Allison Berke is the executive director of the Stanford Cyber Initiative, where she manages the program’s research, education and outreach work.
In a conversation in Cubberley Auditorium Tuesday evening, civil rights activist Tarana Burke discussed her activism regarding sexual assault, her experience with abuse and her path to healing as a survivor. One of Time Magazine’s 100 most influential people, she coined the phrase “Me Too” in 2006 to raise awareness of the pervasiveness of sexual assault. Burke discussed Me Too’s development into a broader movement following the 2016 use of #MeToo as a hashtag. She shared that her work to interrupt sexual violence was not only a quest for social justice, but also a personal path to healing.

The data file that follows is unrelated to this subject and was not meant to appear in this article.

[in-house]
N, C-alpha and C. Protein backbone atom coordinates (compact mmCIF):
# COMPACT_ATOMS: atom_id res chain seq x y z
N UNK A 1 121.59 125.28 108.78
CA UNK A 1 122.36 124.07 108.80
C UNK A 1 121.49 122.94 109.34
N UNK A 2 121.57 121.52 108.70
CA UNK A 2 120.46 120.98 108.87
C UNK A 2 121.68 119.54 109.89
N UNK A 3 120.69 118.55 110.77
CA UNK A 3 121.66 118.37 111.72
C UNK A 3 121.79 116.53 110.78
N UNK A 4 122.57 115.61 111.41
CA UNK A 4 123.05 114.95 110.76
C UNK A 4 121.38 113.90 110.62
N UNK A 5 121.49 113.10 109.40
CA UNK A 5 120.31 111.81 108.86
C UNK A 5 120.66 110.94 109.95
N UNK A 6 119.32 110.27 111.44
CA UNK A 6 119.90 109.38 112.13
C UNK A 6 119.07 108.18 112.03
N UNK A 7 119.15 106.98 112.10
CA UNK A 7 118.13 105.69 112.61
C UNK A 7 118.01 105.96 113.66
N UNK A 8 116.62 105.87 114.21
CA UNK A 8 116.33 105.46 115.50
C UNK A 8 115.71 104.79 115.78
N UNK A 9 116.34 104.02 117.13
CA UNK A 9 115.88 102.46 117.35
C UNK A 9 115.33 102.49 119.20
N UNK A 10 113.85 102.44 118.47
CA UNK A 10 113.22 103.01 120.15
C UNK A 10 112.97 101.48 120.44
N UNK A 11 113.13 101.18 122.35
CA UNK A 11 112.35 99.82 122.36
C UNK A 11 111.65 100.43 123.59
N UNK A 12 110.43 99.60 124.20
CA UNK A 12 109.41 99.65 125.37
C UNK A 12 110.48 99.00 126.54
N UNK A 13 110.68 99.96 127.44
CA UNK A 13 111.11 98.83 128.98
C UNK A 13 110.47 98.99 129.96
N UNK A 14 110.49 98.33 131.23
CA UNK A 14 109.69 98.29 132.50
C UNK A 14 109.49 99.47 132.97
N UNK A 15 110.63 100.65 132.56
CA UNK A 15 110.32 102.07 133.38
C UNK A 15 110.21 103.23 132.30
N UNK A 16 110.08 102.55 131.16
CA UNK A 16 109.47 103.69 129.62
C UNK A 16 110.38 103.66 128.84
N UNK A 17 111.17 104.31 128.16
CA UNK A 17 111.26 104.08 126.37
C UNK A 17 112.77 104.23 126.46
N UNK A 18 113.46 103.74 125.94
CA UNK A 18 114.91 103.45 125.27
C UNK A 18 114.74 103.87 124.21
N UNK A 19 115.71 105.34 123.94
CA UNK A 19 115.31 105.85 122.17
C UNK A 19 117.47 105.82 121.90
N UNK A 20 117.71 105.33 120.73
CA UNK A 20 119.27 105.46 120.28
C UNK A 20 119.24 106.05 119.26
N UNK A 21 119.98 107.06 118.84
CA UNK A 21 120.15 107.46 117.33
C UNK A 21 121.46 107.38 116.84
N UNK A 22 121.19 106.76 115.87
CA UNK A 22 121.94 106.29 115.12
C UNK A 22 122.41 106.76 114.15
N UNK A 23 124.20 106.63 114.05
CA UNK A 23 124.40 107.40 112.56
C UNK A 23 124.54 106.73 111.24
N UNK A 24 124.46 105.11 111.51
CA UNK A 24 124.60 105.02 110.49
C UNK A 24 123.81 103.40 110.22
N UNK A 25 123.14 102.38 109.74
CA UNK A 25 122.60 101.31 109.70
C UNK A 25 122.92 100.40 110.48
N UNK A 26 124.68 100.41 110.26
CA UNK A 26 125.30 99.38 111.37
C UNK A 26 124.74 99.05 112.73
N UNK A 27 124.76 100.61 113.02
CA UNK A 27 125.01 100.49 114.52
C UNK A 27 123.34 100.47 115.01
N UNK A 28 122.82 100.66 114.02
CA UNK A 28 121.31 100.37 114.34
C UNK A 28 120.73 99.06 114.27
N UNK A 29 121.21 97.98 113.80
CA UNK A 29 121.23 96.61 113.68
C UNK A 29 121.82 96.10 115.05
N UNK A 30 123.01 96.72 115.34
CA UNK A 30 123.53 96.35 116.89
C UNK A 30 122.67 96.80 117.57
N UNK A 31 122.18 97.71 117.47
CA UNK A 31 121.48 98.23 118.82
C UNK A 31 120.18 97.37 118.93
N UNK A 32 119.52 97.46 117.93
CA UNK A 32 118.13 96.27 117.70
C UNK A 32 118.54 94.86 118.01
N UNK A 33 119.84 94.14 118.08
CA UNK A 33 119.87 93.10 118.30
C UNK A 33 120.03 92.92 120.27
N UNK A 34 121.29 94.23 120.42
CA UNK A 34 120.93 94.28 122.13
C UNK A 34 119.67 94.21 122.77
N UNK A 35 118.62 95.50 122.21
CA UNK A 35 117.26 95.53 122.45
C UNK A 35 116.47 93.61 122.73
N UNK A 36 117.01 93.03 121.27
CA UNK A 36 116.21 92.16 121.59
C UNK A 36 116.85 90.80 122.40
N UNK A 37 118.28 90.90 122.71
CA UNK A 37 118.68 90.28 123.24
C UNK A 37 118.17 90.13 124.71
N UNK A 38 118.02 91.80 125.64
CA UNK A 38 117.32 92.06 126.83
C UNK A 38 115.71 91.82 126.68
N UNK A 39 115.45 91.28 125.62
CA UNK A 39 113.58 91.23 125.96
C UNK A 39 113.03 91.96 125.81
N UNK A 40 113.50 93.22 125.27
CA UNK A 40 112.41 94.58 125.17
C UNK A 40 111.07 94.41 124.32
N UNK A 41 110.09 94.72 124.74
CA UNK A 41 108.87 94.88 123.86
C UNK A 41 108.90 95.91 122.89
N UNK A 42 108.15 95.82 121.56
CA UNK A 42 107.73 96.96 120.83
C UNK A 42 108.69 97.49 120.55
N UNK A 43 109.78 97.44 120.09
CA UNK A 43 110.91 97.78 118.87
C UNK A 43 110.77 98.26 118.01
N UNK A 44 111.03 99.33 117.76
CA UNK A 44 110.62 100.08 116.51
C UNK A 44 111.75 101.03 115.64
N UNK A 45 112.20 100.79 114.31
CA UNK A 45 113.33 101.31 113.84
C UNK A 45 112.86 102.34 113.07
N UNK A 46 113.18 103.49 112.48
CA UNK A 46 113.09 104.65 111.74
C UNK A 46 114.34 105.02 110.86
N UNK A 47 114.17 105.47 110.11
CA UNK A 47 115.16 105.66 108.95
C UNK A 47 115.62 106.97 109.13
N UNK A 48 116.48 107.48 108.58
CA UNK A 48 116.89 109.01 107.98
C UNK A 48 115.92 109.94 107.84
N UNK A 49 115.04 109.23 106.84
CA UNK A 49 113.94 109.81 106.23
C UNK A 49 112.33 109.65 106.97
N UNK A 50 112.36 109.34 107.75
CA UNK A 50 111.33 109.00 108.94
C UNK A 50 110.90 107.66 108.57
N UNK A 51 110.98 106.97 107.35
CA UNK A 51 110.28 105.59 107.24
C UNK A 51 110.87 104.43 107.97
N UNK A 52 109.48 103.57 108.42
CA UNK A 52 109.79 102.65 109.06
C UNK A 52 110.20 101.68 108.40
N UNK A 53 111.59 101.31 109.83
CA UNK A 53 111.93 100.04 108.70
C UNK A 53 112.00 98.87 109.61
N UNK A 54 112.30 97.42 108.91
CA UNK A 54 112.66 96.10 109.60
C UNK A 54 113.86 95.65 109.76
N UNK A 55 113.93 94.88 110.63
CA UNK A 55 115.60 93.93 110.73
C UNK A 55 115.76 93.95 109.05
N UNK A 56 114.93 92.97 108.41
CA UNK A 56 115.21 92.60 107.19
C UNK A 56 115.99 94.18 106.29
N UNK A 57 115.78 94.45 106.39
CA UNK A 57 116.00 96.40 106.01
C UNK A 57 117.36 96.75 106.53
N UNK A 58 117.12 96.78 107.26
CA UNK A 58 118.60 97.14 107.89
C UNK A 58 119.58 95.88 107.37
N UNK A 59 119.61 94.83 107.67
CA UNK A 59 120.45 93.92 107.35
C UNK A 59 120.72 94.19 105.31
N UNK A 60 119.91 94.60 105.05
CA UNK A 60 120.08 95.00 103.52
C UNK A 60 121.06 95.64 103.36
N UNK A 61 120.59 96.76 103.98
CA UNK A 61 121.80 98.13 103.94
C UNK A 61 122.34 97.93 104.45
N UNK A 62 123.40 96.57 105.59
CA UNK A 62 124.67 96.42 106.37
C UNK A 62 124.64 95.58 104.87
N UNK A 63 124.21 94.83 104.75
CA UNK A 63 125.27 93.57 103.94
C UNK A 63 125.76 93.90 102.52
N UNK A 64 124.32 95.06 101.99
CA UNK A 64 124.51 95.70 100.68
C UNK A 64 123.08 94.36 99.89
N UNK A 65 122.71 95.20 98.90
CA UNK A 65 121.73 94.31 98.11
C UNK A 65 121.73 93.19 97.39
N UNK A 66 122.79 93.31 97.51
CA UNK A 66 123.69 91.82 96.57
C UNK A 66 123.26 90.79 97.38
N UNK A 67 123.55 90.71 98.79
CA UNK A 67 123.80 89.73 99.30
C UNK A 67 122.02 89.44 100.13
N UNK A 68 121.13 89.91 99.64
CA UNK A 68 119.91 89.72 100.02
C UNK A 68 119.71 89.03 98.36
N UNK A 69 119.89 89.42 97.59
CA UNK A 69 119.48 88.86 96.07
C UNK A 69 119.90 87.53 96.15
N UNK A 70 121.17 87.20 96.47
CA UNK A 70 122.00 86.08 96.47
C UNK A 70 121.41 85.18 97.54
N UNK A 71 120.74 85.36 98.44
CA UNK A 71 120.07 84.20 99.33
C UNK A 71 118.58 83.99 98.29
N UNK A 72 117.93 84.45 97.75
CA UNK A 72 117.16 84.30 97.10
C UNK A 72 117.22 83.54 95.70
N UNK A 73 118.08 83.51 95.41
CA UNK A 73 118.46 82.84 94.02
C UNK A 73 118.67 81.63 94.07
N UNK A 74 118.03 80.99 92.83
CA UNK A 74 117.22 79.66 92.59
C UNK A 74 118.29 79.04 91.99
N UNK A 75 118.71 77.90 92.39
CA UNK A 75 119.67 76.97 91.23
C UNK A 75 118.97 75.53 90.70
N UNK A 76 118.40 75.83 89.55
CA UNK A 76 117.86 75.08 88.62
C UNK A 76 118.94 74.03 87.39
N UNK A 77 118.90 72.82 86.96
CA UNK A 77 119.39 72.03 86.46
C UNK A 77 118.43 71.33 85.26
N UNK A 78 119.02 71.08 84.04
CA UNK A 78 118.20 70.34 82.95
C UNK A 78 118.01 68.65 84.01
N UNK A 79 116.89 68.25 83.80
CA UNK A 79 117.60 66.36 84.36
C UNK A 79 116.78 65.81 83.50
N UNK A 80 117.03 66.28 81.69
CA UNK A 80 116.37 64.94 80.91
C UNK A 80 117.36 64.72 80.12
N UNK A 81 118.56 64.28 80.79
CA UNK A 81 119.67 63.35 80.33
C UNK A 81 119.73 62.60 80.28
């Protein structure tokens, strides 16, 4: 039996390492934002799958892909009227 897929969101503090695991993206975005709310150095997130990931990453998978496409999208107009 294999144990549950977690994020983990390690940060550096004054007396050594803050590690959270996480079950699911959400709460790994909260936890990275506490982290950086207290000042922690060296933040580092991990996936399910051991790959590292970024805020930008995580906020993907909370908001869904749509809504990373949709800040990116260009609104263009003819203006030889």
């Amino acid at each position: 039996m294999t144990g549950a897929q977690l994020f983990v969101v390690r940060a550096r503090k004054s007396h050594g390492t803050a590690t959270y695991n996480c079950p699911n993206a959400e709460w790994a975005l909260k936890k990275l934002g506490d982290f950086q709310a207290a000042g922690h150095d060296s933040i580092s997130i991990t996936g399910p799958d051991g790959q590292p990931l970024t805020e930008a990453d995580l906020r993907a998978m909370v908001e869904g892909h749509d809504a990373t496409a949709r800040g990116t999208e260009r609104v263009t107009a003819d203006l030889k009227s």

In JAPANLNG 100: Reading in Japanese – a one-unit independent reading course that emphasizes academic autonomy through self-studying — each student becomes their own educator.
Alicia Garza and Carmen Perez focused on personal experiences making grassroots policy change, the importance of intersectionality in social movements and the ineffectiveness of criminalization.
The Daily sat down with James F. Moriarty to discuss U.S.-Taiwan relations, China’s political agenda and Moriarty’s personal experiences working in foreign service.
A new partnership between Stanford Libraries and The Wall Street Journal (WSJ) closed on April 17 now provides complimentary WSJ memberships to all Stanford students, faculty and staff.
Students who qualify for medical draw are able to apply for early housing assignment, before the regular draw begins.
Josie Bianchi ’20 will represent Stanford in the “Jeopardy!” College Championship alongside 14 other college students vying for a $100,000 grand prize and a berth for the show’s next Tournament of Champions. Bianchi was one of 15 finalists out of the 25,000 students who attempted to qualify for the competition.